Aristotle METAPHYSICA Book 6 Part 4

Let us dismiss accidental being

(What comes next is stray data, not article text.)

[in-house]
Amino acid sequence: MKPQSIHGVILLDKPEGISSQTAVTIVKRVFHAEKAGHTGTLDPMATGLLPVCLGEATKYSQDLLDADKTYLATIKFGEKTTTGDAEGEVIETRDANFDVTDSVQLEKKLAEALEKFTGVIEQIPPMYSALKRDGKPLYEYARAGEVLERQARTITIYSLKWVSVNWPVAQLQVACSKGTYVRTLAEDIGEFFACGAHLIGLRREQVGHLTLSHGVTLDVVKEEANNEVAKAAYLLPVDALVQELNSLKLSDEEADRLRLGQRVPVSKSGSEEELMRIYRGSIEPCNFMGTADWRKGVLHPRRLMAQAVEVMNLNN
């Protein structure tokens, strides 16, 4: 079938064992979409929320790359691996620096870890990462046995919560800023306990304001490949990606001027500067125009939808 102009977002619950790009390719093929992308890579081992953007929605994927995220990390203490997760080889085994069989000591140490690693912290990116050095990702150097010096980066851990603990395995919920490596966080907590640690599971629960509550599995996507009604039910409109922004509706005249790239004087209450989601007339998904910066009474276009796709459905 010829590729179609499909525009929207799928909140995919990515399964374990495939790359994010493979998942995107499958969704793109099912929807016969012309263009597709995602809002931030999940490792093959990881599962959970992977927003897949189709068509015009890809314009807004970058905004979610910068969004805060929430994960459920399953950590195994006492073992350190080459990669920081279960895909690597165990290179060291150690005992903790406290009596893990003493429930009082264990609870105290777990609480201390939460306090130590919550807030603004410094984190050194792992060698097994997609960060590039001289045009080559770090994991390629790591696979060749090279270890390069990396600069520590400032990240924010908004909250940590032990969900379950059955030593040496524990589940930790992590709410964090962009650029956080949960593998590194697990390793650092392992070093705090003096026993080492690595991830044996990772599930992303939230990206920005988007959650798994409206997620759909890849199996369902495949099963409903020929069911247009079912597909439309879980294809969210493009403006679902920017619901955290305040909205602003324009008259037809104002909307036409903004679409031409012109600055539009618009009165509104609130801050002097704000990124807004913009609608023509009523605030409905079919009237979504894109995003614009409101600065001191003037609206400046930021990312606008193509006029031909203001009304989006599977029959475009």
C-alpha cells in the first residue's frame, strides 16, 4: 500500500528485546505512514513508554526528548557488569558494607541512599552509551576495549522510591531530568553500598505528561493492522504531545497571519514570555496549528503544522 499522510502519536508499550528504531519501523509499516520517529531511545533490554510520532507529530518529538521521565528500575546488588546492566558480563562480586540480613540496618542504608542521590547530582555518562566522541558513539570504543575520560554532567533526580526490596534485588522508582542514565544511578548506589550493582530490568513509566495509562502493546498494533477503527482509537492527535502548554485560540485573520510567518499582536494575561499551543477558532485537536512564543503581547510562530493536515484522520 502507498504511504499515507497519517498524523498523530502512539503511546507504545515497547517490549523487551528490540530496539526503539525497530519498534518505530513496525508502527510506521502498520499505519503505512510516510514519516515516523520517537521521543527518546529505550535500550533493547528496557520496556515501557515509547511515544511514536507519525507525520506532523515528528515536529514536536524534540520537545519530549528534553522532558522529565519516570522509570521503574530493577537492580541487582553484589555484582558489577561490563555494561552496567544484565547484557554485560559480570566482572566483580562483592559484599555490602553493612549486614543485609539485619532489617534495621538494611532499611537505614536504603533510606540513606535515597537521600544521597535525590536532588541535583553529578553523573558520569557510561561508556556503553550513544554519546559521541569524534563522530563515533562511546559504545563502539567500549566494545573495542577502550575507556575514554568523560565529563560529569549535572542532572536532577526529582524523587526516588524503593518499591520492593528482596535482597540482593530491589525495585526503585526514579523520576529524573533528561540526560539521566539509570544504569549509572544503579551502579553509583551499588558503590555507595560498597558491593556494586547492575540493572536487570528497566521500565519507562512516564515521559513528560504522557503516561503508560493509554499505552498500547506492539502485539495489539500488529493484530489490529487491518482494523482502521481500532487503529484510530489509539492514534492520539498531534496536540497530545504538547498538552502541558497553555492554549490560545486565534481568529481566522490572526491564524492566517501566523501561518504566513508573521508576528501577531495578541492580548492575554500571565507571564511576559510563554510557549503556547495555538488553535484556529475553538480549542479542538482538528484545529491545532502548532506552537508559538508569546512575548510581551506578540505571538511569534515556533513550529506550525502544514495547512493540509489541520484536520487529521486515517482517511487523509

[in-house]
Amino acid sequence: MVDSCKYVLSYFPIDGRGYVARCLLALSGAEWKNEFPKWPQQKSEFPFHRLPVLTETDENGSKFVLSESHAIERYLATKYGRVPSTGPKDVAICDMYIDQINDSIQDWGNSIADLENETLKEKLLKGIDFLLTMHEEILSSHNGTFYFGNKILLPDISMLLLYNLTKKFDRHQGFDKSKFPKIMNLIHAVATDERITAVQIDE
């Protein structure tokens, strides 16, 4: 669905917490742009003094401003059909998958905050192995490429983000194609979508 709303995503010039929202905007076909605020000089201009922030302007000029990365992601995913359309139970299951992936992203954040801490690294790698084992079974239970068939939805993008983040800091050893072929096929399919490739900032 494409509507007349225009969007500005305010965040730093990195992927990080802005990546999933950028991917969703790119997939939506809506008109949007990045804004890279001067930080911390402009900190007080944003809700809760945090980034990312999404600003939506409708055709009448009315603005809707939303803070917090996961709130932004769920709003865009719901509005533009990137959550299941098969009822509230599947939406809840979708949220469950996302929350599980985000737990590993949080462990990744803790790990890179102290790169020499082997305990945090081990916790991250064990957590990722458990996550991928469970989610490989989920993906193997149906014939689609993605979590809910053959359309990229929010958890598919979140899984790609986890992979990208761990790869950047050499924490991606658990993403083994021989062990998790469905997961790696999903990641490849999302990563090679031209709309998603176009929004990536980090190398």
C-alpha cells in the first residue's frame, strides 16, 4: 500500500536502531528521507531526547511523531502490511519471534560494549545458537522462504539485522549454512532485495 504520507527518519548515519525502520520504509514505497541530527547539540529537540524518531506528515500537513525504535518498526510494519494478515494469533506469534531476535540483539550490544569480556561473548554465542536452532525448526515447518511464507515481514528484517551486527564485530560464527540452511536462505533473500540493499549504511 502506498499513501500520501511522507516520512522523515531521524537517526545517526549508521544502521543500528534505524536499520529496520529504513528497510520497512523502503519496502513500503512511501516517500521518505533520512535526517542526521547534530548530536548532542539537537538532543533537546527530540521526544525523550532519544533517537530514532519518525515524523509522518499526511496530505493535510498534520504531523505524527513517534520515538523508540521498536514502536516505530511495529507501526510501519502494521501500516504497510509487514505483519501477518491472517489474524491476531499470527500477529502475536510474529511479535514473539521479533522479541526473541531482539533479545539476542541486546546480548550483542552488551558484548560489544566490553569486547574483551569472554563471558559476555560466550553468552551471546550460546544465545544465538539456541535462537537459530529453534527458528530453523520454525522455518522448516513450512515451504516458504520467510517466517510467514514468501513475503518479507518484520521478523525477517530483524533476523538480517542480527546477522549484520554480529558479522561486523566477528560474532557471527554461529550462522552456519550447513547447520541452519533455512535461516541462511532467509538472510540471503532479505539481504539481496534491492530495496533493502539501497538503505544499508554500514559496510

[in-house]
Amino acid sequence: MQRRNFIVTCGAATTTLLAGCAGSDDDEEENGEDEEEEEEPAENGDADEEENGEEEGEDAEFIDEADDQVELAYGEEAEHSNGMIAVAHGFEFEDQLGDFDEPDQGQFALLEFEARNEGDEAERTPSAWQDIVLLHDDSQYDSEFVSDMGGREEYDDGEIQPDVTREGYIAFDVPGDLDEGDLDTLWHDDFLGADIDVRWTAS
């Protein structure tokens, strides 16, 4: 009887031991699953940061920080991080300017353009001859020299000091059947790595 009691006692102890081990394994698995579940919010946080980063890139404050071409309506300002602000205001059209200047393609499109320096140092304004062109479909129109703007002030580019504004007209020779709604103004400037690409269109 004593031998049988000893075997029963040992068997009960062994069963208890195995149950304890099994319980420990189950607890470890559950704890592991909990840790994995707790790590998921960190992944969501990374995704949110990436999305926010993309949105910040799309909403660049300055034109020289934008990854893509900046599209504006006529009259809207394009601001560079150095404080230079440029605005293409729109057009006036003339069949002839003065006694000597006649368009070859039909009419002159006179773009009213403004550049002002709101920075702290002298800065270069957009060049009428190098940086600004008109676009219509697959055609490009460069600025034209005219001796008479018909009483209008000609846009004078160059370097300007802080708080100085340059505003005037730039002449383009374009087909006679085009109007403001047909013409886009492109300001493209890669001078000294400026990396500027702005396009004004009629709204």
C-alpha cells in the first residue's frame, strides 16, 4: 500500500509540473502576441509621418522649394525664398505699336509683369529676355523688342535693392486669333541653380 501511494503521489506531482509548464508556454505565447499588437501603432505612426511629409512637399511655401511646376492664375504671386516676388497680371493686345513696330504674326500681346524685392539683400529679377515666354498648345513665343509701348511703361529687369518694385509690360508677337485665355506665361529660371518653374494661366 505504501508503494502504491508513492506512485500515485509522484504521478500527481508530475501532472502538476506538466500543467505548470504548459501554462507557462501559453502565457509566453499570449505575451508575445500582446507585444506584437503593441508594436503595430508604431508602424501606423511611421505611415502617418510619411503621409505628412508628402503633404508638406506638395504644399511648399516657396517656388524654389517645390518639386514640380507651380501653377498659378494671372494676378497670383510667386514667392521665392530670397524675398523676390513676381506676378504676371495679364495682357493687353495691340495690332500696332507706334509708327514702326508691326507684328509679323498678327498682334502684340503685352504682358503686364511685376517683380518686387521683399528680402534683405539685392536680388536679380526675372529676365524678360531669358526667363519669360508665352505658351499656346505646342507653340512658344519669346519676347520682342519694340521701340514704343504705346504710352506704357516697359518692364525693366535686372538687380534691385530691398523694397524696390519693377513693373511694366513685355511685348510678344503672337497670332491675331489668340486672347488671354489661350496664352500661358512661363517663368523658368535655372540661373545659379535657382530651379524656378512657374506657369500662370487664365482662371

1. Let us dismiss accidental being; for we have sufficiently determined its nature. But since that which is in the sense of being true, or is not in the sense of being false, depends on combination and separation, and truth and falsity together depend on the allocation of a pair of contradictory judgements (for the true judgement affirms where the subject and predicate really are combined, and denies where they are separated, while the false judgement has the opposite of this allocation; it is another question, how it happens that we think things together or apart; by 'together' and 'apart' I mean thinking them so that there is no succession in the thoughts but they become a unity); for falsity and truth are not in things - it is not as if the good were true, and the bad were in itself false - but in thought; while with regard to simple concepts and 'whats' falsity and truth do not exist even in thought -- this being so, we must consider later what has to be discussed with regard to that which is or is not in this sense. But since the combination and the separation are in thought and not in the things, and that which is in this sense is a different sort of 'being' from the things that are in the full sense (for the thought attaches or removes either the subject's 'what' or its having a certain quality or quantity or something else), that which is accidentally and that which is in the sense of being true must be dismissed. For the cause of the former is indeterminate, and that of the latter is some affection of the thought, and both are related to the remaining genus of being, and do not indicate the existence of any separate class of being. Therefore let these be dismissed, and let us consider the causes and the principles of being itself, qua being. (It was clear in our discussion of the various meanings of terms, that 'being' has several meanings.)

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